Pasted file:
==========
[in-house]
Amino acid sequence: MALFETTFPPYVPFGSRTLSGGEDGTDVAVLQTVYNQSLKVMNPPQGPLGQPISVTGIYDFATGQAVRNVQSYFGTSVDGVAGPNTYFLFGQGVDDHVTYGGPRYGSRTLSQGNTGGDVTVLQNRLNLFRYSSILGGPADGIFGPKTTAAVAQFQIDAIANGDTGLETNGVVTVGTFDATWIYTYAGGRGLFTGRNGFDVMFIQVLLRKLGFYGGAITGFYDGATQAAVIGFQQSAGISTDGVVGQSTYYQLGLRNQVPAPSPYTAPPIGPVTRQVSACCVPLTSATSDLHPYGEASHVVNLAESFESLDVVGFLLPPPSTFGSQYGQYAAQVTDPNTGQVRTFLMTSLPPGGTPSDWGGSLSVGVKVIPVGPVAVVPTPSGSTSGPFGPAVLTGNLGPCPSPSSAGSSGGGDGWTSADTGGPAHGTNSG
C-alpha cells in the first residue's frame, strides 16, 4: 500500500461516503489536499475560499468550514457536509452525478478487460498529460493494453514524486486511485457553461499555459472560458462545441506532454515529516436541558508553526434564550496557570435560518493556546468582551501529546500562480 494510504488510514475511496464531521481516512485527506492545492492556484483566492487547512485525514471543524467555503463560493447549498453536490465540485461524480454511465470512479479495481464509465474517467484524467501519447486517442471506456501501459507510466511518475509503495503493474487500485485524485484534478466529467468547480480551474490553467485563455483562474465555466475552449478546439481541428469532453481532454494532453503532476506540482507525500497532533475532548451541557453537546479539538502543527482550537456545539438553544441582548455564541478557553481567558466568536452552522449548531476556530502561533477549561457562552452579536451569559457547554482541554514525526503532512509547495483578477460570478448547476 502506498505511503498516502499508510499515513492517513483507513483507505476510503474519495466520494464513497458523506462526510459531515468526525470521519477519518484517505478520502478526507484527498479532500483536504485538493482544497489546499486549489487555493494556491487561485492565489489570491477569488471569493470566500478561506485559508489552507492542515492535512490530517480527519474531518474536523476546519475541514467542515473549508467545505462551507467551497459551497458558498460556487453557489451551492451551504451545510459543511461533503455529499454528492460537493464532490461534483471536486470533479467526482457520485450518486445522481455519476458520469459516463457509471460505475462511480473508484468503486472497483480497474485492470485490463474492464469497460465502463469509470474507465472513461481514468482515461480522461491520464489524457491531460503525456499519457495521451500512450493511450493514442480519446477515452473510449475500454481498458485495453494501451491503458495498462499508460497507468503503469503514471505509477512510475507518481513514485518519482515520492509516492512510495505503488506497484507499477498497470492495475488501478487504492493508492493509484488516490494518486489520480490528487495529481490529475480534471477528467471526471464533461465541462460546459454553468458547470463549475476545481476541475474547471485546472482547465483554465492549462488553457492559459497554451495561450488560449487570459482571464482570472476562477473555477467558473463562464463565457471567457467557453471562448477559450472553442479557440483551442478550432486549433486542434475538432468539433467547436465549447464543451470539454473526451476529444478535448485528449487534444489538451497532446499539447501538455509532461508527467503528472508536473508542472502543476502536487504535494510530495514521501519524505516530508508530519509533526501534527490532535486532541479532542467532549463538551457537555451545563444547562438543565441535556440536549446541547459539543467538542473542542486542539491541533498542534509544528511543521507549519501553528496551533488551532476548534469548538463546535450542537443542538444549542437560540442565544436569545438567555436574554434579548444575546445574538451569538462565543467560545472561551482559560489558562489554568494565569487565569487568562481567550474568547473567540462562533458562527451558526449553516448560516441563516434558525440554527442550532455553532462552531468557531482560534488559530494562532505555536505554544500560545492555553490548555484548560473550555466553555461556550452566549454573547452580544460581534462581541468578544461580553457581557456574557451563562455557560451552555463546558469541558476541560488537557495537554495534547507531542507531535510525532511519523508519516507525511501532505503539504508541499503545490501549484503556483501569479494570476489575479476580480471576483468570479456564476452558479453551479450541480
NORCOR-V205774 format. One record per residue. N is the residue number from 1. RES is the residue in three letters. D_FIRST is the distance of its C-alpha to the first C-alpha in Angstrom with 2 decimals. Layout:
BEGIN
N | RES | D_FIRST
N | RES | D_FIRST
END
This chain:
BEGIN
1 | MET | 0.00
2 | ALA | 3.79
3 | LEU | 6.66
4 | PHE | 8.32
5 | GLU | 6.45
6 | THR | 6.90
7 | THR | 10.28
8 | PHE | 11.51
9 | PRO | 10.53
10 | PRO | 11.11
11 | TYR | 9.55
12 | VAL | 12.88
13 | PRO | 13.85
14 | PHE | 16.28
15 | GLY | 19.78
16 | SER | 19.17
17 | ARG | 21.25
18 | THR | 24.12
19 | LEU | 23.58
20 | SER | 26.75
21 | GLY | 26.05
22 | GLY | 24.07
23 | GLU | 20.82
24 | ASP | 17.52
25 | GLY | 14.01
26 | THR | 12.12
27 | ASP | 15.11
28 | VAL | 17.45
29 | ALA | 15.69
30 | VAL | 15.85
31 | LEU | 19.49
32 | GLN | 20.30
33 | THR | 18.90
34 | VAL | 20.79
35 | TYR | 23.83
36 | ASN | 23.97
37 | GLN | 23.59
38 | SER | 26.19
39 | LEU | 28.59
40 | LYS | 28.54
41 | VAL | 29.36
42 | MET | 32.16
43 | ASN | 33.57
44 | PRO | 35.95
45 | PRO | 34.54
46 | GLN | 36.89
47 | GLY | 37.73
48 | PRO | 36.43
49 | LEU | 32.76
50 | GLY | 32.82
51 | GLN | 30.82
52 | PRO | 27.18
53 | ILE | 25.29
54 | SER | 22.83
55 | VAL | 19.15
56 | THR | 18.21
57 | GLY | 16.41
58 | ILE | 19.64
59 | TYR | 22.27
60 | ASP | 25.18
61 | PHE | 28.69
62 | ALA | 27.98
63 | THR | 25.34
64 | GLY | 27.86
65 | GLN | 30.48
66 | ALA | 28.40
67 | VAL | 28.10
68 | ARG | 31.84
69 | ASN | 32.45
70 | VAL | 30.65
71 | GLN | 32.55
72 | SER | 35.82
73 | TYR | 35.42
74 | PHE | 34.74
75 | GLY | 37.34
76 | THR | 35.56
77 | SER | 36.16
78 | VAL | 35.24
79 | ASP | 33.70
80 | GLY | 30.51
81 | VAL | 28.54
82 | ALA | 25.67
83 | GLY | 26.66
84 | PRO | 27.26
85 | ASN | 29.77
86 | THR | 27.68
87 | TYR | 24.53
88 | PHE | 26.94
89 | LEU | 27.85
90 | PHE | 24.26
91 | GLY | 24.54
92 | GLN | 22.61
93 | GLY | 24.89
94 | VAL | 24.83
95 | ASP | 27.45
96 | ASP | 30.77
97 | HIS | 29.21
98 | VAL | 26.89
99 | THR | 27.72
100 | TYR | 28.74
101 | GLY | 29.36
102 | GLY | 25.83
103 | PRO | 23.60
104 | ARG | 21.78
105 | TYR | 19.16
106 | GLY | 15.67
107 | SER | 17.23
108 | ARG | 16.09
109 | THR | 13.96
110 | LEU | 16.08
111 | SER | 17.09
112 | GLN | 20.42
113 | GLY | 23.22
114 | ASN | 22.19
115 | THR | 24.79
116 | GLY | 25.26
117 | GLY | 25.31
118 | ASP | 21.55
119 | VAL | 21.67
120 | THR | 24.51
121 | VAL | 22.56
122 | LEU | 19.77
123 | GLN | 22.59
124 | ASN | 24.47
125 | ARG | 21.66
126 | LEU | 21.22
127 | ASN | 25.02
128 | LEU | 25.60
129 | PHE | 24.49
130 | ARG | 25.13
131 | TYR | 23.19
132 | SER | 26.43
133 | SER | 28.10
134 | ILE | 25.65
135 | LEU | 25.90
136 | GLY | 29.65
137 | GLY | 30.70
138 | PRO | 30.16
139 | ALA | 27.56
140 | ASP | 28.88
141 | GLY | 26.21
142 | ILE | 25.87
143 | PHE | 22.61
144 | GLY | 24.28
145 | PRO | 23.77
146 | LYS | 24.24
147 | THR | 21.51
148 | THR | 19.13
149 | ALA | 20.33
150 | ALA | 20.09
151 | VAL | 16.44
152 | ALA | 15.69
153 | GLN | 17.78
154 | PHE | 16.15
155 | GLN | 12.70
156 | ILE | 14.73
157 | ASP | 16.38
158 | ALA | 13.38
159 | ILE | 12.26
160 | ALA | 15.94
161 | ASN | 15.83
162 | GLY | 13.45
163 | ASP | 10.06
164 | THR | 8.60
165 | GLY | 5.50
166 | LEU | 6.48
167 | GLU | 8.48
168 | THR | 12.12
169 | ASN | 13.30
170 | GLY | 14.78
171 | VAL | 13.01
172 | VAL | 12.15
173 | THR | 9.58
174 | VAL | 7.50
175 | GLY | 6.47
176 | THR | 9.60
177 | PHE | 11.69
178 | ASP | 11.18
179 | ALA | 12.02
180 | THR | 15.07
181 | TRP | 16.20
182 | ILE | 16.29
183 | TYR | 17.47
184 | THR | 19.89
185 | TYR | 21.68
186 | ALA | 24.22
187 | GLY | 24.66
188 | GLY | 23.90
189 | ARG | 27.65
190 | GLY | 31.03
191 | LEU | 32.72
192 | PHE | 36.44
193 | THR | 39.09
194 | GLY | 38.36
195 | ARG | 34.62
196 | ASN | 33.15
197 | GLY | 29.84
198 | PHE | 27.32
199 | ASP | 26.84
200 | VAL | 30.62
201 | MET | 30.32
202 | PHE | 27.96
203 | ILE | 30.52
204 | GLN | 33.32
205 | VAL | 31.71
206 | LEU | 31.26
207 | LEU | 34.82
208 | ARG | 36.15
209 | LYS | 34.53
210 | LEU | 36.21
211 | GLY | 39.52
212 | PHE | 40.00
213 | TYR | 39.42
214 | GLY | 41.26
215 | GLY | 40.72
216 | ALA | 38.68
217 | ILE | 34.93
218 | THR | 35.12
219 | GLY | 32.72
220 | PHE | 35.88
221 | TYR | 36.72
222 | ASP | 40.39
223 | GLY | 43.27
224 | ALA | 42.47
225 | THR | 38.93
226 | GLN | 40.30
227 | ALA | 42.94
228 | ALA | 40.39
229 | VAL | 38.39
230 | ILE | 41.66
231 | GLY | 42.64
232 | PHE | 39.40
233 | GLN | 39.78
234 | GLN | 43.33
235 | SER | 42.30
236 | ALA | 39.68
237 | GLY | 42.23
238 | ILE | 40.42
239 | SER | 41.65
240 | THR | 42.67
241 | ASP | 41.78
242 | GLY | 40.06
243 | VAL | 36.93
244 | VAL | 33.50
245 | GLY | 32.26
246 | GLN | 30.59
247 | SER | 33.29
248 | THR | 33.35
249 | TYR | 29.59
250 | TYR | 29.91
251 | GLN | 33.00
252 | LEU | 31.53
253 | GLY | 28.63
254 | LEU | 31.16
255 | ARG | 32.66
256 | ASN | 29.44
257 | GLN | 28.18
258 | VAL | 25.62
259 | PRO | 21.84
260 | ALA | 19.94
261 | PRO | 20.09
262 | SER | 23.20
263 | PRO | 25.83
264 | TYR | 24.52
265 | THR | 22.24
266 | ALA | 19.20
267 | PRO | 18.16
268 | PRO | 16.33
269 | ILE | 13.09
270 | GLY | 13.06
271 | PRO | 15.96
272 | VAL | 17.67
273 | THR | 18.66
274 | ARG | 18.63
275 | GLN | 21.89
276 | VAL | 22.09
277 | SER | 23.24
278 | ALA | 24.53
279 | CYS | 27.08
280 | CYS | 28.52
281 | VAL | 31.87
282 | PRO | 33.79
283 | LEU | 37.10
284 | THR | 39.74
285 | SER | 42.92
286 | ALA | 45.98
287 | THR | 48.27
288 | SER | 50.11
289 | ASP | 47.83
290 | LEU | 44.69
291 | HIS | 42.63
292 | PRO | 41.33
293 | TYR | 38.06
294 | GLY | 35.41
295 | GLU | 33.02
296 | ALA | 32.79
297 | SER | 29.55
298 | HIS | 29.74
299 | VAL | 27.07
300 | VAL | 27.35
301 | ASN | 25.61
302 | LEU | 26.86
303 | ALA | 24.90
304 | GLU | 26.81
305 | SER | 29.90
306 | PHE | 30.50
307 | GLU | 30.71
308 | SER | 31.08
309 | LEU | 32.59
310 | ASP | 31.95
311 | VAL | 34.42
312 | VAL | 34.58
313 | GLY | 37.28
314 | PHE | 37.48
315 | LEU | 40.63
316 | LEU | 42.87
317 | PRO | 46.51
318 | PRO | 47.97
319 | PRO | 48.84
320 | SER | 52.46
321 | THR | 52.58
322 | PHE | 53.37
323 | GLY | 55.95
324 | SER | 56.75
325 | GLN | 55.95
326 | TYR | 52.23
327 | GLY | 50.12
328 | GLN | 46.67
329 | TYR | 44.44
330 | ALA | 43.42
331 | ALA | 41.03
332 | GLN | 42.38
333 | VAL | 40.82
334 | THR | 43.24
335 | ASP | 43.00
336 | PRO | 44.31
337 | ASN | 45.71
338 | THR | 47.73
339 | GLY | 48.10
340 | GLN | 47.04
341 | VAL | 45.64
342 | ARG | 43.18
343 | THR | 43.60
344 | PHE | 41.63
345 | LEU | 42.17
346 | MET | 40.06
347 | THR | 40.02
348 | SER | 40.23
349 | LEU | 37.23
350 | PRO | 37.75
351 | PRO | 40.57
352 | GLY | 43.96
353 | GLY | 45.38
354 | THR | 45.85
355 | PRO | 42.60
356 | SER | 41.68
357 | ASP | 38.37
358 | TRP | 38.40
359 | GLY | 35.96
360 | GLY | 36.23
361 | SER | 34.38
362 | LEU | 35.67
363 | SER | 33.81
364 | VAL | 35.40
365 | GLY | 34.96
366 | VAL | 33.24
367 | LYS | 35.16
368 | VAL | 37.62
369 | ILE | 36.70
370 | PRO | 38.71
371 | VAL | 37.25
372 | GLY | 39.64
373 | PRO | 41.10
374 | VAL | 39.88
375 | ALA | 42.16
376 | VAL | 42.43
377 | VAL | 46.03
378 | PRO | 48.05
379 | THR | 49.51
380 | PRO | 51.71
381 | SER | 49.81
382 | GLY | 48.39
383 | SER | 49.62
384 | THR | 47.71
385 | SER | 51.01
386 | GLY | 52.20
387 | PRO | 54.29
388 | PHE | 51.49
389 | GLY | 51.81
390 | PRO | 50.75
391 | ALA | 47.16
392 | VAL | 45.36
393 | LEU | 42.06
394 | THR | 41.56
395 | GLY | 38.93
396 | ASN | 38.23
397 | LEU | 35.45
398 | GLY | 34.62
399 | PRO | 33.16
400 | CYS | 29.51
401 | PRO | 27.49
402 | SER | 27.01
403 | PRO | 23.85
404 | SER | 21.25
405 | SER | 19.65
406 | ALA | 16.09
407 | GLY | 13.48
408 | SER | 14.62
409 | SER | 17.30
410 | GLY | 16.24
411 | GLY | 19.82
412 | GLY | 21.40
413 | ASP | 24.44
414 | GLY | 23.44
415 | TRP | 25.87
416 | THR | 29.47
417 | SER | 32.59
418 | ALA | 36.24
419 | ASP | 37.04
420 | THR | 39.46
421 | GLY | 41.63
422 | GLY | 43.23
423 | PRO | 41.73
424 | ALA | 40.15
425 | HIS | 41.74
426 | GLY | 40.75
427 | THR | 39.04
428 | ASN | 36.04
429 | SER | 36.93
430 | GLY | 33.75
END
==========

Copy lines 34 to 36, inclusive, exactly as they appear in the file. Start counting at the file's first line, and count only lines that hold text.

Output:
24 | ASP | 17.52
25 | GLY | 14.01
26 | THR | 12.12